Here's What Happens To Your Body When You Eat Sushi Every Day

Perhaps our obsession with sushi has something to do with the fact that Japan is the country with one of the world's highest life expectancies, at around 84 years of age (via World Bank). With a long and storied history, sushi has been a way for Japanese people to reap the health benefits of the seafood that is so prevalent in seas and oceans that surround the island nation (via Sushi FAQ).

Its popularity has spread outside the country which made it famous and today you can find sushi (of varying quality, of course) in most major cities in the world.

While sushi has a well deserved reputation as a healthy food — movie star Jonah Hill credits an all-sushi diet with helping him lose a significant amount of weight (via Jamie Geller) — there are some drawbacks to eating sushi so regularly. Here's what happens if you eat sushi on a daily basis.

The rice vinegar in the sushi rice will provide amino acids

The word "sushi" comes from a Japanese word for "sour rice," which is an essential component of traditional sushi (via Food Beast). The ingredient that provides that sour bite in the sushi rice is rice vinegar (via Livestrong). As the name suggests, rice vinegar is vinegar distilled from rice (via The Kitchn). 

Rice vinegar contains amino acids that boost the body's immune system and combat free radicals (via Style Craze). The amino acids also help to combat buildup of lactic acid in the blood, and in turn this results in energy and fights fatigue. Rice vinegar also contains a second type of acid, acetic acid. In addition to being beneficial for digestive health, acetic acid also aids the body in absorbing more nutrients like calcium, potassium, and other vitamins.

Studies have also found that rice vinegar is helpful for weight loss.

You might be ingesting dangerous amounts of mercury

One potential drawback of constant sushi consumption is the amount of mercury some fish can contain. Fish that are popular in sushi like tuna, mackerel, yellowtail, and sea bass contain significant levels of mercury, which can cause brain problems if ingested in high amounts (via The Oracle). Mercury poisoning, although rare, even if you consume a lot of sushi, can lead to headaches, vision impairment, lack of coordination, as well as insomnia and irritability (via The Mic).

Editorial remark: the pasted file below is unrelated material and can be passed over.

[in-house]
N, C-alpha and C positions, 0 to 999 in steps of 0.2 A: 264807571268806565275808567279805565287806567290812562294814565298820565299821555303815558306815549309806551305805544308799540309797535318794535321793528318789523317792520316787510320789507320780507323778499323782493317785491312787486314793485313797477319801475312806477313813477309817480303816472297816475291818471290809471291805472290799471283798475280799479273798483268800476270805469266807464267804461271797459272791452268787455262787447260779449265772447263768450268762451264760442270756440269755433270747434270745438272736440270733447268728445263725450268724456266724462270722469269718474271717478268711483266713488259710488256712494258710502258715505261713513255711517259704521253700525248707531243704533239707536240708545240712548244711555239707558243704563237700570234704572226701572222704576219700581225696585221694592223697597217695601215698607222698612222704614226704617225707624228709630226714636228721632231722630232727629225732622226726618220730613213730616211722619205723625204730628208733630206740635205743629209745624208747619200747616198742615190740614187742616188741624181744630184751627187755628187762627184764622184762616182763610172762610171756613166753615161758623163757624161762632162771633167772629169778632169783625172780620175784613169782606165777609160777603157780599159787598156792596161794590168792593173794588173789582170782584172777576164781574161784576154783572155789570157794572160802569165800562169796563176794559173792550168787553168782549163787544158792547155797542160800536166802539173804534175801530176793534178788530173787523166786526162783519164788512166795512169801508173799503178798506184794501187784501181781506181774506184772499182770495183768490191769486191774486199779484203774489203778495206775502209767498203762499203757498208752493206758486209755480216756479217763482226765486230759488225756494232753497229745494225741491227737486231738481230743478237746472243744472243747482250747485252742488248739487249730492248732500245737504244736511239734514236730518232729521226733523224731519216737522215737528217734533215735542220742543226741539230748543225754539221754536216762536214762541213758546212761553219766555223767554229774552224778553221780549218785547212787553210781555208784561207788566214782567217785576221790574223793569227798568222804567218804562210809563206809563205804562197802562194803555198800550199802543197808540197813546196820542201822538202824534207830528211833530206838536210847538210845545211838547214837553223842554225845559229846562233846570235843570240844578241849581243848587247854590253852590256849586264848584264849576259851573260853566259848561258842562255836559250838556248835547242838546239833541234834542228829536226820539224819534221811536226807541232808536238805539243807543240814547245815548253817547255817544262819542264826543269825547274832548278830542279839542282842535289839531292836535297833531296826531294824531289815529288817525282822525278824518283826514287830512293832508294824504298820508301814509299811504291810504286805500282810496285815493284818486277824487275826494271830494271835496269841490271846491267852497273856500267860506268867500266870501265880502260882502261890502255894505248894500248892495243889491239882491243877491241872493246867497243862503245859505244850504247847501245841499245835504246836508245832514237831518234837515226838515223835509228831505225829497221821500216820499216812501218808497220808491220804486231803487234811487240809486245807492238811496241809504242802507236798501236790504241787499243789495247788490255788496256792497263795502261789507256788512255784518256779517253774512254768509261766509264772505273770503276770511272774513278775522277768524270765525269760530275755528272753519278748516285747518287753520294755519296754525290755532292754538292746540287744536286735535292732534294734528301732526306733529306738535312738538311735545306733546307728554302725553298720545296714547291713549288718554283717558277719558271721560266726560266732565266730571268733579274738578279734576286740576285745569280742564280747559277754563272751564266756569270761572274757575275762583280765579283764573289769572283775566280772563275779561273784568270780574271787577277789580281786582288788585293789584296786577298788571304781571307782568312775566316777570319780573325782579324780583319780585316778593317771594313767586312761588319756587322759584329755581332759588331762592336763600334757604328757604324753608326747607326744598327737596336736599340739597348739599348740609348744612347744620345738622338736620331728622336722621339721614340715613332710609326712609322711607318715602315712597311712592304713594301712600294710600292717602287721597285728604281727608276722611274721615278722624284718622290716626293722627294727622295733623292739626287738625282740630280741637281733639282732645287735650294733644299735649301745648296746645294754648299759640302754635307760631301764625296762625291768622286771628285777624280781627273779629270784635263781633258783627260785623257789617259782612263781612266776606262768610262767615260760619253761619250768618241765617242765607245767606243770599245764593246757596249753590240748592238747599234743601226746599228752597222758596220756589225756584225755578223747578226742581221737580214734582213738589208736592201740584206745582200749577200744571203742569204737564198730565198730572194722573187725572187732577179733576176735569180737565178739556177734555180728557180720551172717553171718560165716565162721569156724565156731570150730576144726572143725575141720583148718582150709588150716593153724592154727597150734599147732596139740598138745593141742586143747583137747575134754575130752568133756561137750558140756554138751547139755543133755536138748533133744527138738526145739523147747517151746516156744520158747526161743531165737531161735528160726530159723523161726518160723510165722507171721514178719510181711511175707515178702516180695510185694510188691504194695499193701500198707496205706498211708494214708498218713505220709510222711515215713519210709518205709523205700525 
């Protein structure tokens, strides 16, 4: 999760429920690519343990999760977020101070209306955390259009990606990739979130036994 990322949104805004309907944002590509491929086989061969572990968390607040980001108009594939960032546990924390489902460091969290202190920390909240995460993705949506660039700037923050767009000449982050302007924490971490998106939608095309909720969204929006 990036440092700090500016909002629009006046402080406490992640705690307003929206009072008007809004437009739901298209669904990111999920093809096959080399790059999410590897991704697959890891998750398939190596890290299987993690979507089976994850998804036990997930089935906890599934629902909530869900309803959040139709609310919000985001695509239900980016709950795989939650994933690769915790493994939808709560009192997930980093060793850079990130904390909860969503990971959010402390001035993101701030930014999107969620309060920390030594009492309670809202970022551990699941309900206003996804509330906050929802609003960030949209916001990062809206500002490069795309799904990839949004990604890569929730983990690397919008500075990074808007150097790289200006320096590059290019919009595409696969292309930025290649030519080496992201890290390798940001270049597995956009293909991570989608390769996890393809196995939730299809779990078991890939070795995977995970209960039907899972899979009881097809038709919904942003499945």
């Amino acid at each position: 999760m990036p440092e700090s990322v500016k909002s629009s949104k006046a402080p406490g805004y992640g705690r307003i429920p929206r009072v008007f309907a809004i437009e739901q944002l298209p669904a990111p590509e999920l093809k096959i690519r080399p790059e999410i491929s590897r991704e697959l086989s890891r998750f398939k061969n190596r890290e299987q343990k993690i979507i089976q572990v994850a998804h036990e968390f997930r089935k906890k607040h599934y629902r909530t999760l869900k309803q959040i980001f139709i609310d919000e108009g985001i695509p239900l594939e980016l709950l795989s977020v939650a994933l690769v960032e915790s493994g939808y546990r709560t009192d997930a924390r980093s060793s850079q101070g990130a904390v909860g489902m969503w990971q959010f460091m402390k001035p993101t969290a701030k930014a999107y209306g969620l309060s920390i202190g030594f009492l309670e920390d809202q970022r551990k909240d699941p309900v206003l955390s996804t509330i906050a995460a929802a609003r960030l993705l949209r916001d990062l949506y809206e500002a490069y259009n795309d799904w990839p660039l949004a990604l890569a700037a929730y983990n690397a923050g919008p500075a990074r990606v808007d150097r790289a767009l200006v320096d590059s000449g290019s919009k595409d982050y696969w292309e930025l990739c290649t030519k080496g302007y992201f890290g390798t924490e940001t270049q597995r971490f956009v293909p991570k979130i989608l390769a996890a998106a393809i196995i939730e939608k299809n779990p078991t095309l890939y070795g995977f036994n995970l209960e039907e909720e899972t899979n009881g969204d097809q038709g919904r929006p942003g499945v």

While it has a lot to do with what type of fish you're consuming, doctors believe that if you're eating sushi on a daily basis, you could easily be taking in too much mercury (via The Chart). Expectant mothers are warned to avoid certain types of fish while they're pregnant as mercury can be especially harmful for fetuses while they're developing (via March of Dimes).

The omega-3 fatty acids will keep you sharp

Studies have shown that the omega-3 acids which are commonplace in fish are extremely important when it comes to brain health and function (via Healthline). Our bodies don't produces these compounds so we have to take them in via the food we eat (via The Washington State Department of Health). Some studies have shown that for people with moderate memory loss, or age-related cognitive decline were able to benefit from the addition of omega-3 acids to their diet, although those with more significant cognitive issues such as Alzheimer's disease, did not benefit from them (via Healthline).

They're also considered to be quite effective at fighting depression. If you're already taking anti-depressants for depression, studies have shown that the omega-3 fatty acids may aid in improving how effective they are.

You may improve your heart health

Fish is widely ranked as one of the most hearth healthy foods that can be eaten and The American Heart Association even suggests eating it twice a week to reap its benefits for heat health. The omega-3 fatty acids are thought to decrease abnormal heartbeats, which can lead to sudden death. The acids also help to lower the blood pressure a bit, and can slow the growth of plaque in the arteries.

A study of 40,000 men in the United States found that those who ate fish at least once per week had a 15 percent lower risk of heart disease than those that didn't.

While fatty things aren't typically thought of as being healthy, fatty fish, like salmon, are high in levels of omega-3 acids, so they are considered very good for heart health.